María Ospina, associate professor of Spanish, believes that writing fiction is another powerful way to engage the subjects that have driven her academic work—memory, violence, and culture.
“Right now, I think that this is the way that I am going to continue exploring intellectual issues that interest me, including those related to history and politics,” said Ospina, who previously published a book of cultural criticism.
Her debut book of short stories, Variations on the Body, has been translated into English from Spanish by Heather Cleary and was published in the United States in July by Coffee House Press. The book (Azares del Cuerpo) had been previously published in Colombia (where is it already in its third edition), Chile, Spain, and Italy, receiving raves from critics.
In six loosely connected stories, Ospina, who was born in Bogotá and is also associate professor of Latin American studies, follows women and girls from different parts of Colombian society. Through meticulous prose, characters struggle with searching for a community after migrating and with the marks that that voyage leaves on the body. It’s a book filled with tactile imagery and almost a journalistic approach in how it documents the lives of its characters.
“Policarpa,” the first story in Ospina’s collection, sets the tone for what’s to follow. A young woman who had served with the FARC guerilla movement is being reintroduced to society. She has a retail job and is telling her war experiences to an editor, who is subtly changing her tale to become more palatable for an urban audience looking for adventure.
We later meet a little girl with a complicated relationship with her nanny, a woman wrestling with a flea infestation, another woman seeking someone to care for in the city where she was born, and an older woman who becomes emotionally dependent on her beautician.
Ospina mines her extensive research and personal experience to conjure the Bogotá of her youth, a place that she knows intimately but now, since moving to the United States, can view with the eyes of a migrant. “I think that every piece of fiction has a huge autobiographical component. This book captures some of my daily personal experiences growing up in the city, as well as some historical events that I have witnessed there,” Ospina said.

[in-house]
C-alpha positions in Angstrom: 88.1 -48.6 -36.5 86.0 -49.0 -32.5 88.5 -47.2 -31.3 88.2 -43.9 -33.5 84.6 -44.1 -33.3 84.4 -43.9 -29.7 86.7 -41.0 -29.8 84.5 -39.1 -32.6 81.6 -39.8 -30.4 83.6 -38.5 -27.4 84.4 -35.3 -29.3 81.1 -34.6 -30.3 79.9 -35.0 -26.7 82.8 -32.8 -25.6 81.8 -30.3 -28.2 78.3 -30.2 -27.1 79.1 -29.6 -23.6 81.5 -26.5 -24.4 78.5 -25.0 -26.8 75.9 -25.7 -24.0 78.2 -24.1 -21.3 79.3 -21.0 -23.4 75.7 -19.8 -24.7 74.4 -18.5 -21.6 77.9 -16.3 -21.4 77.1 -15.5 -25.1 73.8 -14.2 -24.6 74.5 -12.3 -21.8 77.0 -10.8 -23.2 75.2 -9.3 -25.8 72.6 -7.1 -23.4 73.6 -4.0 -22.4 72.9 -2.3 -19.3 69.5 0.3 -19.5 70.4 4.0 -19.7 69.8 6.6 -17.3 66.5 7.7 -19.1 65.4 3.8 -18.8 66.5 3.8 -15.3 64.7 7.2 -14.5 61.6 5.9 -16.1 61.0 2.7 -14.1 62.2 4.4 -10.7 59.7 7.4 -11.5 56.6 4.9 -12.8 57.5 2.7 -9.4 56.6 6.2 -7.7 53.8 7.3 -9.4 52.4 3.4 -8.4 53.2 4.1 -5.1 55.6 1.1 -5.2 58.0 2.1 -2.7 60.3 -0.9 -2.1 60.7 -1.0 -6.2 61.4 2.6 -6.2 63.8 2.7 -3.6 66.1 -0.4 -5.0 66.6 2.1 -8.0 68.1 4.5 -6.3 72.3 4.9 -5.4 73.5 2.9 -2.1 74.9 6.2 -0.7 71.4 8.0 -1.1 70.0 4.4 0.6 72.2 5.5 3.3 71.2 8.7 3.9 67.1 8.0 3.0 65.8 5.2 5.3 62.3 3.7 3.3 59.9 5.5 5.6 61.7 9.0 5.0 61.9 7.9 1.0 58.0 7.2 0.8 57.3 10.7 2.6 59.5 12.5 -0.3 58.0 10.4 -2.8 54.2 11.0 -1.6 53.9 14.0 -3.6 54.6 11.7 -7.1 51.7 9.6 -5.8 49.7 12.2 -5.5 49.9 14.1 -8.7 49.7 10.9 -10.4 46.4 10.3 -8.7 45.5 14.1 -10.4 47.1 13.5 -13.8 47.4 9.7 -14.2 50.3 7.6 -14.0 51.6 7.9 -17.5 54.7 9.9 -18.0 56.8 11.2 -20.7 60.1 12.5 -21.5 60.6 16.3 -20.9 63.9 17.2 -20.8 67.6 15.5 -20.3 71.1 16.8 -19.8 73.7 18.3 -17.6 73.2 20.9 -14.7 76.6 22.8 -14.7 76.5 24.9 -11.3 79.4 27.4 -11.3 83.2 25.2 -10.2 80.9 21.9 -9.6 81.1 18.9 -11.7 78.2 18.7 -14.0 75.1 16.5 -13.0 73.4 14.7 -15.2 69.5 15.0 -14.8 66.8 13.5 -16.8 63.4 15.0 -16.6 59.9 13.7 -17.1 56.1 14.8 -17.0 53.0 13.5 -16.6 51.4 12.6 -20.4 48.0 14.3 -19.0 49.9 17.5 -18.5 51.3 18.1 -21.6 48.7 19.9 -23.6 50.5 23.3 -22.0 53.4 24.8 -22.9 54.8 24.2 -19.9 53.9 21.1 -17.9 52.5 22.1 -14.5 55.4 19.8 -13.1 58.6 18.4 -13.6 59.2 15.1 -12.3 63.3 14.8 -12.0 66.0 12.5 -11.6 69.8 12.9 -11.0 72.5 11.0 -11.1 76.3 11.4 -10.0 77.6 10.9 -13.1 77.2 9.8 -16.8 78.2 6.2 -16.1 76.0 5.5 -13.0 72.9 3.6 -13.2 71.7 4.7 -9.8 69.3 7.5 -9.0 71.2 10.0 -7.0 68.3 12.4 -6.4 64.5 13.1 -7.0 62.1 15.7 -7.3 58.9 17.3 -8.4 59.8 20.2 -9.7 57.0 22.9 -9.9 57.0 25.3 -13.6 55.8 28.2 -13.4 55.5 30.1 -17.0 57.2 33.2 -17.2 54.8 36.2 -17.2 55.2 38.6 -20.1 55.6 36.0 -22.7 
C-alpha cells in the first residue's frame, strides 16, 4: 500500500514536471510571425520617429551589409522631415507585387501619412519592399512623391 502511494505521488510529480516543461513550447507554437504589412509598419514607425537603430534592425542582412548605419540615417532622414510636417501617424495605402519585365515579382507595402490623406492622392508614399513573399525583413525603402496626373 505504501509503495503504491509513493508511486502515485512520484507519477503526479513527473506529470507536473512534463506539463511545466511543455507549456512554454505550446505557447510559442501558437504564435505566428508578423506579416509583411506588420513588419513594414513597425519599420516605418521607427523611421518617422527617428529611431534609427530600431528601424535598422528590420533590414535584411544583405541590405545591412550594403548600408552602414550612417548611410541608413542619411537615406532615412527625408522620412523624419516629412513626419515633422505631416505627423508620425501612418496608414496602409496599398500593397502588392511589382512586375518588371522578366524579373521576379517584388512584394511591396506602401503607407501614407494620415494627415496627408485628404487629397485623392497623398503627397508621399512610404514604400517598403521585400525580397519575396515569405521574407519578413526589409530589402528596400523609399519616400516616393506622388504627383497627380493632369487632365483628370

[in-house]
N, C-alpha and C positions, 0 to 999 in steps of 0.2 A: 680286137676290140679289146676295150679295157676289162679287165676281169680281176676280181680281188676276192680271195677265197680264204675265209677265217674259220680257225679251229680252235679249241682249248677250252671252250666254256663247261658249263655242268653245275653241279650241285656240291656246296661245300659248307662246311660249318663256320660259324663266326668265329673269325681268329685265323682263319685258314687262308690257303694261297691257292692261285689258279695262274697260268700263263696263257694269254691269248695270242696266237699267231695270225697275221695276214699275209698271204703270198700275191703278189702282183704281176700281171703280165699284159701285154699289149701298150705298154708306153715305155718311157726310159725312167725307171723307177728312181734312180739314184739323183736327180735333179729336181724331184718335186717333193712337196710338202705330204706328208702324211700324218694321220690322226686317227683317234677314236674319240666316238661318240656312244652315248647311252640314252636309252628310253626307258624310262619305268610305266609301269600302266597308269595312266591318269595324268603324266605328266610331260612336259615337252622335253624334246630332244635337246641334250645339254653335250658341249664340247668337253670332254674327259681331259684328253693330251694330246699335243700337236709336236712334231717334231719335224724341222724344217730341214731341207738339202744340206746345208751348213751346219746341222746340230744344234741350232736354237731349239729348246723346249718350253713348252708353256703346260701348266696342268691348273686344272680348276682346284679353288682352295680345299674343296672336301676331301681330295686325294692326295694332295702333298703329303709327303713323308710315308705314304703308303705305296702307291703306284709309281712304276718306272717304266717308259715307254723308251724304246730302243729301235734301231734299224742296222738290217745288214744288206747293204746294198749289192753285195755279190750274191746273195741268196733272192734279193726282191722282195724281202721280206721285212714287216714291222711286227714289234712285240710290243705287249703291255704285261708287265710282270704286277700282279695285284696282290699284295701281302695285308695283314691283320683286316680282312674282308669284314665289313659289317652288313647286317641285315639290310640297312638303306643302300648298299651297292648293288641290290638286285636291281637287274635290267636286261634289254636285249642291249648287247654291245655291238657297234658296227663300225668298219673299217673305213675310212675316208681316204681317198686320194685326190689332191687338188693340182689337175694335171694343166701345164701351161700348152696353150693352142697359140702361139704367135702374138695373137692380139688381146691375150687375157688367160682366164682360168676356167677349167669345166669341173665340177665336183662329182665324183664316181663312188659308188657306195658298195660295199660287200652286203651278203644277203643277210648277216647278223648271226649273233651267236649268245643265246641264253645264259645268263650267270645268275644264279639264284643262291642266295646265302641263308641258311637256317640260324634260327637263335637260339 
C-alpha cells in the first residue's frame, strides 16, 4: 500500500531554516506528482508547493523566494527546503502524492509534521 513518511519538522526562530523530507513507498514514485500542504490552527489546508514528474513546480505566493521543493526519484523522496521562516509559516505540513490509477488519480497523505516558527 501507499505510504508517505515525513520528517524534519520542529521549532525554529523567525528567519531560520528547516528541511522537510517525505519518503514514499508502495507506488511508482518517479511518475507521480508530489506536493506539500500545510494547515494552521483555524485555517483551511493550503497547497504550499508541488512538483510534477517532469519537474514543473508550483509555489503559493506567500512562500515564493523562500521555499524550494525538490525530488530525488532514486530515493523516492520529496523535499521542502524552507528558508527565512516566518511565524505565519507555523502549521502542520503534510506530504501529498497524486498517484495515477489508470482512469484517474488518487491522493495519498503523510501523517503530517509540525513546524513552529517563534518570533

For example, Ospina went back to Bogotá for a year to do research for her doctorate. The government was negotiating with paramilitary groups to return to civilian life. Many of the very people who were once considered a threat were migrating to the city under a new government program, Ospina said, creating palpable tension in a place where, at that point, many people perceived war as a rural problem. The seeds of “Policarpa” and “Saving Young Ladies” were planted here. “I was interested in how and if hospitality works. These people had committed a lot of crimes, had been part of a very complicated war, and now city dwellers needed to figure out how to open up a space for them,” she said.
Ospina had started writing fiction as an adolescent but started exploring the short story form in earnest when she was getting her doctorate. Due to her studies, fiction was something she worked on between her research project. “It was sort of like writing in secret,” she said.
In Latin American literature, the short story holds tremendous cultural significance as a way of exploring larger political issues. Fiction allows Ospina to reach a wider audience to engage them in an emotional way with some of the topics that matter to her the most. “It is central to political inquiry. Some of the most interesting ‘philosophers’ in Latin America are short story writers,” she said.
Her next novel, which is scheduled to be published in Colombia in spring 2022, deals with nonhuman animals and the environment, another area of interest. “Fiction is an enormous space of inquiry where I have the freedom to truly explore urgent intellectual issues,” Ospina said.
Ospina’s work in the classroom feeds her fiction—her classes in writing fiction in Spanish have allowed her to have deep engagement with the craft. This fall she’ll also be teaching a course called Territories of Dwelling, Desire and Resistance in Latin America.
“The classroom space is such a vibrant, intellectually stimulating place,” she said. “I think that my pedagogical practice is one of the very important sources of my creative work in general. I feel like Wesleyan feeds my creative energy in so many ways, including through the amazing artistic programming that the University offers.”
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